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Can we meet the need? What if we do?

Groundwork is committed to addressing this need. We are committed to providing people with a healthy environment in which to live. One of the problems in doing this is that the very act of so much development can have negative consequences that in itself makes an unhealthy environment. Therefore, part of solving this problem requires a consciousness of the environmental impact of what we are doing.

As a planet we are facing global environmental problems such as acid rain, global warming and the pollution of our atmosphere and water. These problems have been created in large part by the industrialized countries representing perhaps 1/3 of the world’s population. The rest of the world looks to the industrialized countries and the U.S. in particular as the model of where they want to go. However, if the rest of the world follows in our footsteps, we are in big trouble.

On the other hand, it is not reasonable to say to these people, “Don’t develop. Don’t do as we have done.”

Therefore, one of the challenges Groundwork Institute has taken on is to demonstrate how people can develop, how they can obtain a high quality living environment, and do this in a way that is healthy for the environment, that does not have the negative effects that the U.S. model from the past has had.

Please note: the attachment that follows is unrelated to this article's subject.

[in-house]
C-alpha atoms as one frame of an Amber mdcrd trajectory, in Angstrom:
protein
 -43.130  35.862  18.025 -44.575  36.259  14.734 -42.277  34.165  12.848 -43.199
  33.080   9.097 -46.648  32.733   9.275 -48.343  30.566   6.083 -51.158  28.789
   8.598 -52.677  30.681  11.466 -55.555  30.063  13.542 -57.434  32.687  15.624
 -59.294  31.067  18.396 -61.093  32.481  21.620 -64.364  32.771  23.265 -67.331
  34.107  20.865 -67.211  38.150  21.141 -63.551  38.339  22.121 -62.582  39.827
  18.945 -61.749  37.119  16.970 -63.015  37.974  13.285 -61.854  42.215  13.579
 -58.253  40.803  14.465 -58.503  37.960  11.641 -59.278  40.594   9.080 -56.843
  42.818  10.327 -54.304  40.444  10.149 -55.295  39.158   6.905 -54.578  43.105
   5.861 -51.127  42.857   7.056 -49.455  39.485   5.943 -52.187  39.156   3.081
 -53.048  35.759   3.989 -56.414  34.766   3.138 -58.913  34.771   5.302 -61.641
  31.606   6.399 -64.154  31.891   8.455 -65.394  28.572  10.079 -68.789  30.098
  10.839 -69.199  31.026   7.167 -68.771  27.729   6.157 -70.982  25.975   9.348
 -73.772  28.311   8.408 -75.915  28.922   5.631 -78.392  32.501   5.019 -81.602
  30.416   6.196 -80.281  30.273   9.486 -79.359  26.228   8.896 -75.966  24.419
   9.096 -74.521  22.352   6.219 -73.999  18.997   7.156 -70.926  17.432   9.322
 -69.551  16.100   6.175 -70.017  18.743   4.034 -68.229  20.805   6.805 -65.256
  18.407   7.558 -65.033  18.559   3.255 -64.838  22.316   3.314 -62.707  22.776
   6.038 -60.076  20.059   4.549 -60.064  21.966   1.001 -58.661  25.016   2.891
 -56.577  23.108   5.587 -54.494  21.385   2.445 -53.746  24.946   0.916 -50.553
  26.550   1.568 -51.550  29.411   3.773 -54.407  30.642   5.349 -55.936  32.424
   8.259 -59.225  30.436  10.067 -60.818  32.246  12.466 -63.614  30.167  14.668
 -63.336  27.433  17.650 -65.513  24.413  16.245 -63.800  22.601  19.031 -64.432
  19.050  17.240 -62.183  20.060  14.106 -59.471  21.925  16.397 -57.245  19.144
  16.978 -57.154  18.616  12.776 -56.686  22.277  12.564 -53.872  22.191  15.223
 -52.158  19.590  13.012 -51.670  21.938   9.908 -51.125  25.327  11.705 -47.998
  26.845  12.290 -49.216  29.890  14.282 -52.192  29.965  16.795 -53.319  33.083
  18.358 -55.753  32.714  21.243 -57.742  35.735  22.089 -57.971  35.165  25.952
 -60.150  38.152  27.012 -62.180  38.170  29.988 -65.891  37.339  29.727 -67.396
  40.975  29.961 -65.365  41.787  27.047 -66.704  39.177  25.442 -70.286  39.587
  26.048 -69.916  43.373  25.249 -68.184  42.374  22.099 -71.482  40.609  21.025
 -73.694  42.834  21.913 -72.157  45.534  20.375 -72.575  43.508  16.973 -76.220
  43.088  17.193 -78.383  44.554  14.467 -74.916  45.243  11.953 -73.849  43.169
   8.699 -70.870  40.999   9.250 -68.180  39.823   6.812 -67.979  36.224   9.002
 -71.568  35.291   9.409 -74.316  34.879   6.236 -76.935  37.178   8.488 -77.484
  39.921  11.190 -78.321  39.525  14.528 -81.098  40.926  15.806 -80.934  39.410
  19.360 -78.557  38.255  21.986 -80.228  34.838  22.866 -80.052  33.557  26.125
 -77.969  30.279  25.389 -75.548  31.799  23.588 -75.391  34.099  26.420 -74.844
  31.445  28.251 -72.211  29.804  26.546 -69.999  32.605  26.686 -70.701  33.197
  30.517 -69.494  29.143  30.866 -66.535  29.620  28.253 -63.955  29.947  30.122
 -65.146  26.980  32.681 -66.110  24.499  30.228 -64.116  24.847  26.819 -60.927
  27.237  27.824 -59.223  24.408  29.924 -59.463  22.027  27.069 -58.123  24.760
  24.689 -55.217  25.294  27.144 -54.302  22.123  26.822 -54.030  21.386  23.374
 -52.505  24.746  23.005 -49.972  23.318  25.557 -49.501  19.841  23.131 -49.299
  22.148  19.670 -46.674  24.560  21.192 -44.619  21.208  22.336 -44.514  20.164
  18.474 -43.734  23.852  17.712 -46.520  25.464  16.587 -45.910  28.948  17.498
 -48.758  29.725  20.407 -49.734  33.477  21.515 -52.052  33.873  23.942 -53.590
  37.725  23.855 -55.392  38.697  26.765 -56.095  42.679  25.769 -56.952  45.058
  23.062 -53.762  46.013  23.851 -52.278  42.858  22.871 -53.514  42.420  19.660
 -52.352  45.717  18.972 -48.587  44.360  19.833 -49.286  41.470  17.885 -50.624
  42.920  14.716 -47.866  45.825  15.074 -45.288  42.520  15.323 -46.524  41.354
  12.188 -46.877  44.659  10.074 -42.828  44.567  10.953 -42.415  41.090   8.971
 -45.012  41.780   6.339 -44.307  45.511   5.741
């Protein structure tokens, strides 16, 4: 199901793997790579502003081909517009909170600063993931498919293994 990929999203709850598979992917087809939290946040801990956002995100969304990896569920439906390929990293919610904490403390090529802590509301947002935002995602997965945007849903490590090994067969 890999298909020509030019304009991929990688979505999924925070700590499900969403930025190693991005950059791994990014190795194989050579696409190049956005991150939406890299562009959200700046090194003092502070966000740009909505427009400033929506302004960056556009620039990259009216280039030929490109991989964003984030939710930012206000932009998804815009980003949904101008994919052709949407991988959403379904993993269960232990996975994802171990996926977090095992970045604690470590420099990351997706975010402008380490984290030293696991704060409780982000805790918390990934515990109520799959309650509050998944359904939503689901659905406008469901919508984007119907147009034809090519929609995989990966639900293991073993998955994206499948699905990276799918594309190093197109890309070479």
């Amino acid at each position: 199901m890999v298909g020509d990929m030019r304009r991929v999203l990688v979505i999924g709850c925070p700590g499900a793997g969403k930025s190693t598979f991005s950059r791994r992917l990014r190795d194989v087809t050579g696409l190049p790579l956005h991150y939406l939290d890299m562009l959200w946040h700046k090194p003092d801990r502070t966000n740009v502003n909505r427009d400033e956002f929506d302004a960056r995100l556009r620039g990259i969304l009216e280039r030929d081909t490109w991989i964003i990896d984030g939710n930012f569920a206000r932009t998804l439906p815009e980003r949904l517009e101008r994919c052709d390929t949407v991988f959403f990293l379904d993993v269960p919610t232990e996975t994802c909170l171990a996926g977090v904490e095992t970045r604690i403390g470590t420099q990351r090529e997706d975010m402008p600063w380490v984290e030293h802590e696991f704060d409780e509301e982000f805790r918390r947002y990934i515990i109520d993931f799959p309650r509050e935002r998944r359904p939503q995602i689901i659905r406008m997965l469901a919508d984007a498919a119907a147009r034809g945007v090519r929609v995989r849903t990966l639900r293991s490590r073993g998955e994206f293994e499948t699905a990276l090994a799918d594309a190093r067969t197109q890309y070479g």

It is not enough to provide good housing for everyone. We must do it in a way that is healthy for the planet and all the beings on it, which not coincidentally includes the inhabitants of the wealthy countries as well as the poor. It is in the interests of the inhabitants of the wealthy countries to see that the inhabitants of the poor countries are well housed and in a way that is healthy for the environment.


This map shows the distribution of slums around the world.  The brown part of the pie is the slums.  As you can see that slice is rather small in the US and western Europe.  In Asia it is almost half the housing and in Africa it is almost 3/4. What does this brown area look like in real life?



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